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Rail Safety

Volume 201: debated on Monday 13 January 1992

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To ask the Secretary of State for Transport what plans he has to improve safety on the railways.

We are committed to improving the already extremely high level of railway safety. Both British Rail and London Underground have major safety programmes under way. These include investment in new equipment, new work procedures, additional training and new safety management systems.

Does the Secretary of State agree that the number of railway accidents, which has increased recently, is in no small measure due to the under-investment in British Rail since the Tory Government placed restrictions on the railway system?

As Italy invests £63 per head, Germany £41 per head and this country only £24 per head in the railways, does not the Secretary of State have a teeny-weeny twinge of conscience when he hears of railway accidents?

I might, if the hon. Gentleman's facts were right, but they are wrong in two fundamental respects. First, safety expenditure under the Government and British Rail is higher than it has ever been in British Rail's history—it has gone up from £140 million to £200 million. Secondly, the number of significant train accidents recorded in 1990 was the lowest on record and it is expected that the final figure for 1991 will show a further decline.

I welcome the change of policy, which took place some time ago under my right hon. and learned Friend's sponsorship, of increasing investment in the railways. However, does he agree that there has been a fall of well over half in the percentage of gross domestic product invested in the railways in the past 10 years? If the public service obligation grant is substantially reduced, will not there be an inevitable increase in dissatisfaction with customer service? If my right hon. and learned Friend believes in cause and effect, will he assure the House that he has learnt a lesson from it and that not only investment in but the subsidy to British Rail will be maintained to provide the service that people expect from the railways as we approach the end of the century?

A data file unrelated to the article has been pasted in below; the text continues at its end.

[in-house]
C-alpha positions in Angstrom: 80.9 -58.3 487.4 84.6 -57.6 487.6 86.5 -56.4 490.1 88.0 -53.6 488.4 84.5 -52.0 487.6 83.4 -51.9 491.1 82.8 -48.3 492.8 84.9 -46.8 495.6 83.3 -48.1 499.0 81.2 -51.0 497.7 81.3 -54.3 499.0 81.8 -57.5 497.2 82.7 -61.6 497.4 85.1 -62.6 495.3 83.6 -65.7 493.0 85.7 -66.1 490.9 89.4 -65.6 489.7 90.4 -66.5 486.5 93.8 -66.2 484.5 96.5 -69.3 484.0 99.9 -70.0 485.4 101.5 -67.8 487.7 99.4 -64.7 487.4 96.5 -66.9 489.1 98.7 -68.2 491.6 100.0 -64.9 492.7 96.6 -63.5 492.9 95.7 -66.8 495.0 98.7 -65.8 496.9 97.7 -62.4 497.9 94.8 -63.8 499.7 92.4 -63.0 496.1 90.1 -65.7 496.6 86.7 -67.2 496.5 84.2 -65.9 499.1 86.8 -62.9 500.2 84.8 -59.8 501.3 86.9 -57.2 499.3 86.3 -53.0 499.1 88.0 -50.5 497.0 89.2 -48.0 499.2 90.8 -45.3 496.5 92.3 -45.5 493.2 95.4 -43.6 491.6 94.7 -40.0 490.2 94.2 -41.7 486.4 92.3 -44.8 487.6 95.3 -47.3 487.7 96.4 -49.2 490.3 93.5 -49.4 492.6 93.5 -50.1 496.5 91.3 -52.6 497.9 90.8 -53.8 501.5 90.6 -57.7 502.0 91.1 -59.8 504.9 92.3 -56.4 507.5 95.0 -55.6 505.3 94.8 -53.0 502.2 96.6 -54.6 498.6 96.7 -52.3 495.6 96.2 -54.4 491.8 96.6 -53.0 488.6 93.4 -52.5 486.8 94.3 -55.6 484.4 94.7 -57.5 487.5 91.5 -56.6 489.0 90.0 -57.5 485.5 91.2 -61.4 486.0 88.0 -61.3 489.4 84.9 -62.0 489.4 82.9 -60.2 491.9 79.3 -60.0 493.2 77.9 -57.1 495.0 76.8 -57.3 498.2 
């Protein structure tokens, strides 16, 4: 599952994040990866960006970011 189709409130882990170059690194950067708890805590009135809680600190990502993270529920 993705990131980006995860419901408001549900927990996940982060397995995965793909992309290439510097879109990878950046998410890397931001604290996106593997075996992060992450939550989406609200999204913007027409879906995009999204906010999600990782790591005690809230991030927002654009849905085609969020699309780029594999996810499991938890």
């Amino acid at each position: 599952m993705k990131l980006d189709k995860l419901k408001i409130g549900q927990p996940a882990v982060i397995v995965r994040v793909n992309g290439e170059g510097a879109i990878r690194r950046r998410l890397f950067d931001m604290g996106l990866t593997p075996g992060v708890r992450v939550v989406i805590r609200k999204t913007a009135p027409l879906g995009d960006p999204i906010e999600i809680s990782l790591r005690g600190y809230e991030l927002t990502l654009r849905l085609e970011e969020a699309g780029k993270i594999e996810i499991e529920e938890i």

I agree with a certain amount of what my hon. Friend said. There is certainly a case for subsidy on the social railway, but I am sure that my hon. Friend will agree with the judgment of the previous Labour Government, who said that there was no case for subsidising inter-urban services, nor was there a social case for subsidy with regard to inter-city services. As for rural railways and other parts of the subsidised railway, the Government have made it abundantly clear that investment will go ahead. Indeed, it is now higher than at any time since the early 1960s.

Is the Secretary of State aware that London Underground has stated that there is no limit to the number of people who wish to push themselves on to a London Underground train? Does he intend to take action on that official statement?

We are anxious to see an expansion in the capacity of the underground. One reason why we accepted the investment that London Underground told the Monopolies and Mergers Commission was necessary was to ensure that, in years to come, there would be the rolling stock to meet the problems to which the hon. Gentleman referred.

My right hon. and learned Friend will recall the bomb explosion a month ago on the track in my constituency. Mercifully, it did not cause the death and destruction intended. Does my right hon. and learned Friend agree that, although we cannot protect the entire railway track throughout the country, a useful step may be to see whether cameras can be used at strategic points, not least at the busiest rail junction in the world?

I note what my hon. Friend says. There are already a number of cameras at railway stations and other spots. The incident to which my hon. Friend refers happened on track outside the railway station. Clearly, it is not feasible to have cameras covering the whole of the track. It is for those involved in enhancing the security of the infrastructure to identify where cameras would be most useful in the battle against terrorism and vandalism.

May I ask the Secretary of State about the current safety inquiry into the accident at Newton junction in Scotland? Is it true that among the inquiry's recommendations are the provision of signalling alterations, the installation of new protective devices and changed signalling practice at that and other junctions, which may cause delays to approaching trains? Would not it be safer, cheaper and quicker to reinstate the conventional junction lay-out at that and other accident sites? Is not it beyond the realms of possibility that the Secretary of State and railway management have got it wrong on this occasion?

The inquiry's recommendations have not yet been put to Ministers. When they are, we shall consider what the independent inquiry has identified and we shall do whatever is necessary to enhance safety in the use of the railways. Fortunately, our railways remain one of the safest means of transport and I am sure that the whole House welcomes the fact that the number of significant accidents on the railways is now the lowest on record.